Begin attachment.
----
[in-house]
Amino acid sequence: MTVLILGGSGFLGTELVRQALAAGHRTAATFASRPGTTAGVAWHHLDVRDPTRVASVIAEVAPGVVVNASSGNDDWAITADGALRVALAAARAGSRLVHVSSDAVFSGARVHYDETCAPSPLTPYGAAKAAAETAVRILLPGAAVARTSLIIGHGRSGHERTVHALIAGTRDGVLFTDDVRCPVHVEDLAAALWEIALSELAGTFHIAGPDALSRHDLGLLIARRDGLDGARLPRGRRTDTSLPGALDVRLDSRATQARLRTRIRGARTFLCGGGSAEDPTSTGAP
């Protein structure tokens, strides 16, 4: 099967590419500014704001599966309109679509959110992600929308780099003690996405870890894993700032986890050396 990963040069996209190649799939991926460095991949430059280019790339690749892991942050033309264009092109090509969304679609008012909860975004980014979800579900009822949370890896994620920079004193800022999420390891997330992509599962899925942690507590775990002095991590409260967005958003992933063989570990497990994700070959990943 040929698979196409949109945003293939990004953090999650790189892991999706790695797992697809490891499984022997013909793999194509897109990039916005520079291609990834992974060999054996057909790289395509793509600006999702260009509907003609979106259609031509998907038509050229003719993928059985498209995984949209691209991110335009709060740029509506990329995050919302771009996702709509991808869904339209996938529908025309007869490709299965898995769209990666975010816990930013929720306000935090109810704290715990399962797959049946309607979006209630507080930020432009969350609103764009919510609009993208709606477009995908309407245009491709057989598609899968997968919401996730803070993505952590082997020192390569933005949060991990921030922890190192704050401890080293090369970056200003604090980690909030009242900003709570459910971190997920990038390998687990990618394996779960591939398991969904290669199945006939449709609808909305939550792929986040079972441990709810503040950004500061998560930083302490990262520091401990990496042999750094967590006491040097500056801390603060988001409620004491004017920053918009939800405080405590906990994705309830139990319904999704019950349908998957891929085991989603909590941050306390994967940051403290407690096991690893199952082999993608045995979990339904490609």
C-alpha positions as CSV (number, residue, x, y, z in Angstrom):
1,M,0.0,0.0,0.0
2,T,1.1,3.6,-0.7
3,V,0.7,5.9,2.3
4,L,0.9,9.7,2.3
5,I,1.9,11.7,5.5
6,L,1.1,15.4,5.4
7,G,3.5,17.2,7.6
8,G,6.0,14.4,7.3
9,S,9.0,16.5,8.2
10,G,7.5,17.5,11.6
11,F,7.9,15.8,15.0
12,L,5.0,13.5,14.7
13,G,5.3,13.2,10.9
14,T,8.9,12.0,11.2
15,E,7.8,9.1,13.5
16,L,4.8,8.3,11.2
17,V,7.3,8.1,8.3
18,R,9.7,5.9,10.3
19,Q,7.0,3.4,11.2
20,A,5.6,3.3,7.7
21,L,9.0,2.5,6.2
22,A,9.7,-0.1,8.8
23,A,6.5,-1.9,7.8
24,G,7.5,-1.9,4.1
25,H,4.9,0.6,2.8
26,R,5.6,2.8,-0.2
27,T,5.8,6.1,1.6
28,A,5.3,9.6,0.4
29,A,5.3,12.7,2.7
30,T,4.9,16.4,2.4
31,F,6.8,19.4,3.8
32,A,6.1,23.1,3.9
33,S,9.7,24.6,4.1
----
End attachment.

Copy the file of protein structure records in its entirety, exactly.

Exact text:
[in-house]
Amino acid sequence: MTVLILGGSGFLGTELVRQALAAGHRTAATFASRPGTTAGVAWHHLDVRDPTRVASVIAEVAPGVVVNASSGNDDWAITADGALRVALAAARAGSRLVHVSSDAVFSGARVHYDETCAPSPLTPYGAAKAAAETAVRILLPGAAVARTSLIIGHGRSGHERTVHALIAGTRDGVLFTDDVRCPVHVEDLAAALWEIALSELAGTFHIAGPDALSRHDLGLLIARRDGLDGARLPRGRRTDTSLPGALDVRLDSRATQARLRTRIRGARTFLCGGGSAEDPTSTGAP
């Protein structure tokens, strides 16, 4: 099967590419500014704001599966309109679509959110992600929308780099003690996405870890894993700032986890050396 990963040069996209190649799939991926460095991949430059280019790339690749892991942050033309264009092109090509969304679609008012909860975004980014979800579900009822949370890896994620920079004193800022999420390891997330992509599962899925942690507590775990002095991590409260967005958003992933063989570990497990994700070959990943 040929698979196409949109945003293939990004953090999650790189892991999706790695797992697809490891499984022997013909793999194509897109990039916005520079291609990834992974060999054996057909790289395509793509600006999702260009509907003609979106259609031509998907038509050229003719993928059985498209995984949209691209991110335009709060740029509506990329995050919302771009996702709509991808869904339209996938529908025309007869490709299965898995769209990666975010816990930013929720306000935090109810704290715990399962797959049946309607979006209630507080930020432009969350609103764009919510609009993208709606477009995908309407245009491709057989598609899968997968919401996730803070993505952590082997020192390569933005949060991990921030922890190192704050401890080293090369970056200003604090980690909030009242900003709570459910971190997920990038390998687990990618394996779960591939398991969904290669199945006939449709609808909305939550792929986040079972441990709810503040950004500061998560930083302490990262520091401990990496042999750094967590006491040097500056801390603060988001409620004491004017920053918009939800405080405590906990994705309830139990319904999704019950349908998957891929085991989603909590941050306390994967940051403290407690096991690893199952082999993608045995979990339904490609």
C-alpha positions as CSV (number, residue, x, y, z in Angstrom):
1,M,0.0,0.0,0.0
2,T,1.1,3.6,-0.7
3,V,0.7,5.9,2.3
4,L,0.9,9.7,2.3
5,I,1.9,11.7,5.5
6,L,1.1,15.4,5.4
7,G,3.5,17.2,7.6
8,G,6.0,14.4,7.3
9,S,9.0,16.5,8.2
10,G,7.5,17.5,11.6
11,F,7.9,15.8,15.0
12,L,5.0,13.5,14.7
13,G,5.3,13.2,10.9
14,T,8.9,12.0,11.2
15,E,7.8,9.1,13.5
16,L,4.8,8.3,11.2
17,V,7.3,8.1,8.3
18,R,9.7,5.9,10.3
19,Q,7.0,3.4,11.2
20,A,5.6,3.3,7.7
21,L,9.0,2.5,6.2
22,A,9.7,-0.1,8.8
23,A,6.5,-1.9,7.8
24,G,7.5,-1.9,4.1
25,H,4.9,0.6,2.8
26,R,5.6,2.8,-0.2
27,T,5.8,6.1,1.6
28,A,5.3,9.6,0.4
29,A,5.3,12.7,2.7
30,T,4.9,16.4,2.4
31,F,6.8,19.4,3.8
32,A,6.1,23.1,3.9
33,S,9.7,24.6,4.1